Philadelphia is closing 23 public schools to help deal with their $304 million dollar deficit. Well tough decisions need to be made in tough times. Priorities have to be considered. That’s why they’ve invested $400 million in a new prison.
Philadelphia is going to drastic measures to close a $304 million deficit. In March, Pennsylvania’s School Reform Commission voted to close a whopping 23 schools. The move came after the House cut $961 million from the education budget. And by July 1, a total of 3,783 employees of the Philadelphia school system will be unemployed.
So how did the city find the money to invest in a new, $400 million prison complex? That’s what many critics are wondering. [ globalpost.com ]
Now I know I’m out on a limb, but as I see it, the more education kids have, the more opportunities they’ll have to thrive in their adolescent and adult life without turning to criminal behavior. This serves as another example of the school to prison pipeline that’s becoming a grotesque theme in the US.
School officials across the country responded to a surge in juvenile crime during the 1980s and the Columbine High School shootings a decade later by tightening disciplinary policies and increasing the number of police patrolling public schools. One unfortunate result has been the creation of a repressive environment in which young people are suspended, expelled or even arrested over minor misbehaviors — like talking back or disrupting class — that would once have been handled by the principal. [ nytimes.com ]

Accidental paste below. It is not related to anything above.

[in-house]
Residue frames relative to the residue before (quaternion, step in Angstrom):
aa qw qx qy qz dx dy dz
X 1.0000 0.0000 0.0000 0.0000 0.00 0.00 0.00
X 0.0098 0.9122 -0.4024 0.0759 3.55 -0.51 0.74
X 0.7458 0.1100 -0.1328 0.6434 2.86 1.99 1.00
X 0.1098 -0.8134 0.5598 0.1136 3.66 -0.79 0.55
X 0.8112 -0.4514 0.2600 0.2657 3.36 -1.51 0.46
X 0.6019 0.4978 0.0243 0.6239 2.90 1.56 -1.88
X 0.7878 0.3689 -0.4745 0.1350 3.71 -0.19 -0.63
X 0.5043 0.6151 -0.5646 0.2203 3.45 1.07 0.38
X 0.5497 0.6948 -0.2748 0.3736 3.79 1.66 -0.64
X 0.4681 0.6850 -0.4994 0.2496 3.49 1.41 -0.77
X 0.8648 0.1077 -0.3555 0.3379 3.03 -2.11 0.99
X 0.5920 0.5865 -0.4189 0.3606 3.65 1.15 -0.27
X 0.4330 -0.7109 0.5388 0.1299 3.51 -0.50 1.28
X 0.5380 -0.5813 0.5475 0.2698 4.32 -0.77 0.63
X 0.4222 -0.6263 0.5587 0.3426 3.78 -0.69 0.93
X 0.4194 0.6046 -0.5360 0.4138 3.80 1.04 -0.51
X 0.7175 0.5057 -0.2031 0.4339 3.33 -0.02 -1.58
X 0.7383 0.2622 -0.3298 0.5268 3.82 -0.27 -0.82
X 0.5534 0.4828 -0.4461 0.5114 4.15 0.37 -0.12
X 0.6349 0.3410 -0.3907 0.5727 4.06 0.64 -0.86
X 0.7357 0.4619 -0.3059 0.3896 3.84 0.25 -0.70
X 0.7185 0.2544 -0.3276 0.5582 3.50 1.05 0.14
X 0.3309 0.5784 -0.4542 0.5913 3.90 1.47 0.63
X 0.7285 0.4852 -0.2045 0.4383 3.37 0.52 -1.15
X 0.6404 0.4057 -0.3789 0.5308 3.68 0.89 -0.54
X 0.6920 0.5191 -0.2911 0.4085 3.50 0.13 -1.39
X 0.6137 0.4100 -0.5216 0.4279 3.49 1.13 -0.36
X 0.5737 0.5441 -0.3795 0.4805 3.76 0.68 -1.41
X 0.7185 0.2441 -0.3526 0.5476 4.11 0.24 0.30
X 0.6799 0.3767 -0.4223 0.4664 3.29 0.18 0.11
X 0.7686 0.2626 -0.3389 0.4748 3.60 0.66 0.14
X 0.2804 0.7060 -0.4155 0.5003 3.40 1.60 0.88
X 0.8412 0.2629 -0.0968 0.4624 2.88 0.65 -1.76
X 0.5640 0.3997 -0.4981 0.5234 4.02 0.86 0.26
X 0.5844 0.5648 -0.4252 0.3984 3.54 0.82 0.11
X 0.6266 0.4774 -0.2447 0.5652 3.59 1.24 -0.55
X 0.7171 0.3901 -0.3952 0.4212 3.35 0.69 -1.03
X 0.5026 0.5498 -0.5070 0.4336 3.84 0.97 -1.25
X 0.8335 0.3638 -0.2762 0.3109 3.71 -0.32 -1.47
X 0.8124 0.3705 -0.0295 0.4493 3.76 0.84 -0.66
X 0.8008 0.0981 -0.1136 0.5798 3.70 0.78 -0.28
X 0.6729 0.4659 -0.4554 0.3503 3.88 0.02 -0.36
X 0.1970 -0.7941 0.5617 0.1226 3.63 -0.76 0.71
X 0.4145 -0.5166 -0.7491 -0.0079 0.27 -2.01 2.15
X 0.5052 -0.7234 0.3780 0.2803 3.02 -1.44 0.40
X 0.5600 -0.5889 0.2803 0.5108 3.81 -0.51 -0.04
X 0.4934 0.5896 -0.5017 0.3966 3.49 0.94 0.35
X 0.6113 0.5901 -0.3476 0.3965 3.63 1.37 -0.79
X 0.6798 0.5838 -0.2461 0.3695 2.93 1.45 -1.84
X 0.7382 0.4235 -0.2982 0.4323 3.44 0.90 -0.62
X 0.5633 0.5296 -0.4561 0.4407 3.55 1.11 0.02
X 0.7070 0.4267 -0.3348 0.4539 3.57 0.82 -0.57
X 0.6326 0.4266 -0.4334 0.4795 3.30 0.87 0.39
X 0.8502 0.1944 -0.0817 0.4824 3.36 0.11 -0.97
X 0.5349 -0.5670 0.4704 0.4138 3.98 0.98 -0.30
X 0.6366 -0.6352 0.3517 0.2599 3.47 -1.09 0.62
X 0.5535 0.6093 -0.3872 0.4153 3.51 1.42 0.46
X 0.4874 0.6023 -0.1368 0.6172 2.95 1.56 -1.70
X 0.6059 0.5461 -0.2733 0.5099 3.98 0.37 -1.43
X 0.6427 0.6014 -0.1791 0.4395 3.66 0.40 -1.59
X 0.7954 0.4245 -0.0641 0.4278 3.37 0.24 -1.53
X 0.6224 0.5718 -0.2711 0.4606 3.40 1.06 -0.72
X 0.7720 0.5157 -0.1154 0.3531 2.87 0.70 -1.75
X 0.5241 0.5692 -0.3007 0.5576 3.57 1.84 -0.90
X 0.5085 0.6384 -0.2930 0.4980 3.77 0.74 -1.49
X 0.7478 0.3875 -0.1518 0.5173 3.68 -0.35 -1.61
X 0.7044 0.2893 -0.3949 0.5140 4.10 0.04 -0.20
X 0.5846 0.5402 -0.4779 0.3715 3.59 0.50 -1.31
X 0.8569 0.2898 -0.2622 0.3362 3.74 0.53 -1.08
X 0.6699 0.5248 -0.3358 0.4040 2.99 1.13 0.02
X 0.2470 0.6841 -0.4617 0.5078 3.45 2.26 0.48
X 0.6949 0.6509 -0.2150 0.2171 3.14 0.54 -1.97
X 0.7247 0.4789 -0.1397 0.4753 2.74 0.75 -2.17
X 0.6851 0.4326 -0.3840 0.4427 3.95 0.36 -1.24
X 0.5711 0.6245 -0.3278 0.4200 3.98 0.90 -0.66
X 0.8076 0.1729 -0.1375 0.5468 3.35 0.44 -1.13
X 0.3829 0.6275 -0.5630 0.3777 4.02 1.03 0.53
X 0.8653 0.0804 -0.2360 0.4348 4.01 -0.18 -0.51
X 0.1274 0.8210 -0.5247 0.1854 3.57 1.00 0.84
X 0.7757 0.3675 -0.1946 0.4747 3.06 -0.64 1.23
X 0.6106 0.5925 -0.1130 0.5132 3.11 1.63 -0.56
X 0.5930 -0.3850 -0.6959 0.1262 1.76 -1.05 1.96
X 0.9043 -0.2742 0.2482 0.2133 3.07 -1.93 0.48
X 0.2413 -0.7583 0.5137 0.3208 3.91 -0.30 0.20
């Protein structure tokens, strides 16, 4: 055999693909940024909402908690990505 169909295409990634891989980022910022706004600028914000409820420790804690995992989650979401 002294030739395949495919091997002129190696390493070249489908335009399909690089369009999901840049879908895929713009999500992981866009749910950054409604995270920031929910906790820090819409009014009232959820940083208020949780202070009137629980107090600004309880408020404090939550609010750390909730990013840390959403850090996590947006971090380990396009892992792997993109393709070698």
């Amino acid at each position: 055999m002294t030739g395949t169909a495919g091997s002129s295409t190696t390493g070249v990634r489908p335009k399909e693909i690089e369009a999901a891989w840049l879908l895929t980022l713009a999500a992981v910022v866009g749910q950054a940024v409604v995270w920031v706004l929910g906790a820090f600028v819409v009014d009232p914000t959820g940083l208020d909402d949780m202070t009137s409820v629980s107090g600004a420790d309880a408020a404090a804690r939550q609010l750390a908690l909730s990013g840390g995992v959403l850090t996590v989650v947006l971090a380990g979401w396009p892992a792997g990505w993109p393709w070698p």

America incarcerates more citizens per capita than any other country. We have to start prioritizing education over incarceration as a way to improve the country. Cutting education spending in favor of augmenting the prison system is an excellent way to ensure there will be less educated kids and more prisoners. It’s a self fulfilling prophecy.
What Other Options Does Philadelphia Have To Balance The Budget?
But it’s not like Pennsylvania does not have the money to fill the debt. Rather, PA’s GOP-controlled House of Representatives recently passed a tax break for corporations that will cost the state an estimated $600 million to $800 million annually. [ alternet.org ]
Well this sucks. The State is heavily slashing its education in favor of tax breaks to corporations and injecting $400 million into the prison system. Fantastic. I would say this doesn’t make sense, but of course it makes perfect sense. You just need to know the incentives of the law makers. The corporations own these politicians. They finance their campaigns and line their wallets. The politicians are beholden to them, anxiously awaiting their next instructions.
They don’t give a damn about the public school education system or the regular citizens of their State. Bold words? Undeserved accusations? What other reasons could there be for this behavior? Oh there’s arguments, weak and transparent. The corporate tax breaks will bring more jobs to Philadelphia, and that will create more revenue and employment. But that doesn’t work.
Corporations can carry on, business as usual, and just increase their profits by millions. If the demand isn’t there in the market, why hire more employees? They can make more money through investing the extra revenue from tax breaks or hiring workers from overseas to lower the cost of business. Lower taxes have not worked. The bush tax cuts have been in play for over a decade now. Where are the jobs? Corporate tax breaks and a larger prison system is not going to educate our kids, and it’s not going to create more jobs.